John Abraham at a press conference to launch the movie Vicky Doner in Dubai. Image Credit: Zarina Fernandes/Gulf News

As Bollywood heart-throb John Abraham wolfed down his egg-white omelette and steamed cherry tomatoes — his lunch for the day at 4pm — he let us in on the curse he has been carrying around his sculpted shoulders all his life.

"You know, John Abraham has always worn an albatross round his neck," Abraham said, alluding to the phrase from English poet Samuel Taylor Coleridge's poem The Rime of the Ancient Mariner. "However good I'm in the film, it's always about the way I look."

Though his gripe didn't have us reaching for our tissues, it was clear that being constantly referred to as "just a pretty face" has bothered him.

"Dustin Hoffman said this about Robert Redford too — he said, ‘The problem with you is that you have an albatross round your neck.' And finally Robert Redford came into his being.

My physicality

"I know my physicality is always going to be a talking point. But with Shootout At Wadala, it's all about the character and people are going to forget about John Abraham," said the actor, referring to himself in the third person again.

In Shootout At Wadala, tipped to release in December, Abraham plays dreaded gangster Manya Surve who was shot down by police in an orchestrated encounter in Mumbai.

His bid to shrug off the beefcake tag has also seen him venture into production. Billed as one of the hottest men in the industry, the self-made actor, born to a Malayali father and a Parsi mother in Mumbai, will debut as a producer with Vicky Donor — a love story set against the backdrop of sperm donation and infertility releasing in the UAE tomorrow.

"Many actors when they turn producers cast themselves as the lead hero in their film to power the production and to make it centric towards them. I have often been asked — is it a safe proposition?"


In a rather unconventional step, Abraham — who made his debut with the racy thriller Jism in 2003 — has chosen to showcase new faces in his debut production: TV anchor-turned-actor Ayushmann Khurrana and soap queen Yami Gautam. Even in his second production venture, Kala Goda, Abraham plays a supporting role. The spotlight will be on Kunal Roy Kapoor of Delhi Belly fame in the satire about two policemen.

"I want content to be the hero. Let me give you the best example — if you see George Clooney's The Ides of March, who's the hero in that? It's Ryan Gosling and it's a brilliant film. So I believe that you should support the casting process and you need to support the script."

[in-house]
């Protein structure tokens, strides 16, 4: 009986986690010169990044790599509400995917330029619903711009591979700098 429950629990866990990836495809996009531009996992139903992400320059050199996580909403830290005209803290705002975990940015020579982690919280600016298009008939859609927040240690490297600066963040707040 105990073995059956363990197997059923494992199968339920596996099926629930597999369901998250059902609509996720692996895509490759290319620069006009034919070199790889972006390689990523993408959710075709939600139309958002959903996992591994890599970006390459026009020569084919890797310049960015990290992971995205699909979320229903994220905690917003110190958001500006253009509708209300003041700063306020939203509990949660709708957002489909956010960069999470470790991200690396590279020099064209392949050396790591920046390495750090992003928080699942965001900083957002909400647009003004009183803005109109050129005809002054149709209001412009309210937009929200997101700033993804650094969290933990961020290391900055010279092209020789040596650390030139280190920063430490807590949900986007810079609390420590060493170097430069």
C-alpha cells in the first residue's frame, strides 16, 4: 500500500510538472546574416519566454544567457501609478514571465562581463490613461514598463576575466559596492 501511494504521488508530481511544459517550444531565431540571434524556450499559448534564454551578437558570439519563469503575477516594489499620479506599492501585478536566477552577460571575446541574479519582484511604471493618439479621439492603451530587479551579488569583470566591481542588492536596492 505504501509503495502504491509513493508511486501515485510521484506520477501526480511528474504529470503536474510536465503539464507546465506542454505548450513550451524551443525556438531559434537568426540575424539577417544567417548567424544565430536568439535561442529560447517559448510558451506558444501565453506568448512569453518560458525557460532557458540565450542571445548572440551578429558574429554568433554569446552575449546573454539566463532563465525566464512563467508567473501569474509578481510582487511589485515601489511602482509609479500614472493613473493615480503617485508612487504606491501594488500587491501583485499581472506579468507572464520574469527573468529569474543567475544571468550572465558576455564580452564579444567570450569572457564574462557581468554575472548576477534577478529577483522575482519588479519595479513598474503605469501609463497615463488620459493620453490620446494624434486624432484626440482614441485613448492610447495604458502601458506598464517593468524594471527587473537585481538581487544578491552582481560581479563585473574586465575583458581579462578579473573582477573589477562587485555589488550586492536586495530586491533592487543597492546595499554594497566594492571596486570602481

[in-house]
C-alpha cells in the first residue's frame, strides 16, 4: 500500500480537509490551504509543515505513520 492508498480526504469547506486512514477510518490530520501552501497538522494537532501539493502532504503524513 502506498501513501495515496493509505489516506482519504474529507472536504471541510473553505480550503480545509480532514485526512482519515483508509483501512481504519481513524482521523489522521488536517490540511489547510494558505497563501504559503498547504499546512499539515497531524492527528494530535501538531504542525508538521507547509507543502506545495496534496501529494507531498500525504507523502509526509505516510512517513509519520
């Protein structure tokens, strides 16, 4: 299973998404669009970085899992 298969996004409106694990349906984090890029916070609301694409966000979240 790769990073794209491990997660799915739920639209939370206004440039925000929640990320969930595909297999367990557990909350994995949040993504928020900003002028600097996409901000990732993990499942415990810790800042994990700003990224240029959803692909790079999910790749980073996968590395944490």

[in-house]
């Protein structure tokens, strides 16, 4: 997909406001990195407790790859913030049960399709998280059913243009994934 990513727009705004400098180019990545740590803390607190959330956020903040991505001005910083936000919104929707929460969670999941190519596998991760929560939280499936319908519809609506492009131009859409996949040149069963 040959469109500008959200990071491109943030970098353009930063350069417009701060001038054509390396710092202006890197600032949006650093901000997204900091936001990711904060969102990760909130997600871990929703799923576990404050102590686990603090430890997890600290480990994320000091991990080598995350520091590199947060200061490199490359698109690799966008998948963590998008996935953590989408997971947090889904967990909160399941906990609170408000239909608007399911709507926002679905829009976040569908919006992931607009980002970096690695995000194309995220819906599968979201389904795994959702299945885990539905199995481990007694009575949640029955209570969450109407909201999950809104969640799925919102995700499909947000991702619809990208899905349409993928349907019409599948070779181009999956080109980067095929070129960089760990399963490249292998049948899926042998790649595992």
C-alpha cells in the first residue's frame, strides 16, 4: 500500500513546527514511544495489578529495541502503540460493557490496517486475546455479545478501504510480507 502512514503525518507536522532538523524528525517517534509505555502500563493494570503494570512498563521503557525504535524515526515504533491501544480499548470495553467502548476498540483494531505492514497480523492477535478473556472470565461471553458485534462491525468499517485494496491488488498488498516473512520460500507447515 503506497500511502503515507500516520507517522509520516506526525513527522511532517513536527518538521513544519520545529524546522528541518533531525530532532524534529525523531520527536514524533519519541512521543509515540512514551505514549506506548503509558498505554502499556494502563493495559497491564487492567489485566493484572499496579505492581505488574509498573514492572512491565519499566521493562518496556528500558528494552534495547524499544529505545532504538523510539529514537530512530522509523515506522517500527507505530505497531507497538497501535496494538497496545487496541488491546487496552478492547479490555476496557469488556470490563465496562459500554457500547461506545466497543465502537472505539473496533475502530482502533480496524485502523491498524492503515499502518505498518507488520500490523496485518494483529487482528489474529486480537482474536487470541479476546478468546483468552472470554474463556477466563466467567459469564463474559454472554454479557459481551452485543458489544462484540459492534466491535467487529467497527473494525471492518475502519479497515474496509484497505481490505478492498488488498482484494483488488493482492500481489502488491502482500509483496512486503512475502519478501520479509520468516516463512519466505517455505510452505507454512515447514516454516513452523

His ultimate aim is to marry content with commerce: Enter a shirtless Abraham — his nod to the commercial aspect of filmmaking. In Bollywood, inserting a titillating song-and-dance number with a big star has proven to be a major box office draw.

"I see nothing wrong with it. When we heard the song, it was so male in its DNA. We knew instantly that we need a male rather than a female to drive it. So everybody was like, ‘When you have someone in-house, why not use him?'"

‘Why not?'

Abraham added that his war cry is all about making commercial entertainers and not documentaries. In his item song, Abraham is splendidly commodified and is seen writhing and gyrating with dozens of unknown but dazzling girls.

"If I have to drive the film forward in the capacity of an item boy, then why not? And if I have to drive it with my MBA background, then why not? The fact that I was a media planner, if I have to drive the production forward with that, then why not? I am using all my facets here — I am getting my entire arsenal out there," said Abraham.

In the run-up to the release, Abraham has been touring with Khuranna to bolster the film and entice people into theatres. Surprisingly, the new kid on the Bollywood block has no qualms about sharing the spotlight.


"I am not a star kid and I don't have a godfather in the industry. So I waited for four years to get a film in which the subject was the hero. I wanted a film in which the topic would entice them and not me in particular," said Khurrana with endearing honesty.

Unlike his swoon-inducing producer, Punjab-bred Khurrana is no alpha male and is loaded with guy-next-door appeal.

"It's great to have somebody like John backing the project. He's like a friend and a brother to me and right now my focus is on the film. There's a thin line between funny and caricature. Shoojit [Sircar, director of Vicky Donor] has handled the subject of infertility and sperm donation with incredible sensitivity," said Khurrana, who plays the title character Vicky — the spermtastic one.

Meanwhile, Gautam — who has acted in TV shows including Yeh Pyar Na Hoga Kum — says there's nothing sleazy about Vicky Donor.

Quote Unquote

"You need to ask the item girls this question. They are more well-equipped to answer that. I am a producer. I am just not a pretty face... I don't mean to sound condescending towards women."

— John Abraham when asked whether there are any dos and don'ts in being an item boy

"I am an authentic sperm donor. For MTV Roadies [a reality show], a task given to us was that. Out of the five boys competing, three samples were selected. I was one of them."

— Ayushmann Khurrana

Don't miss it

Vicky Donor releases in cinemas across the UAE Thursday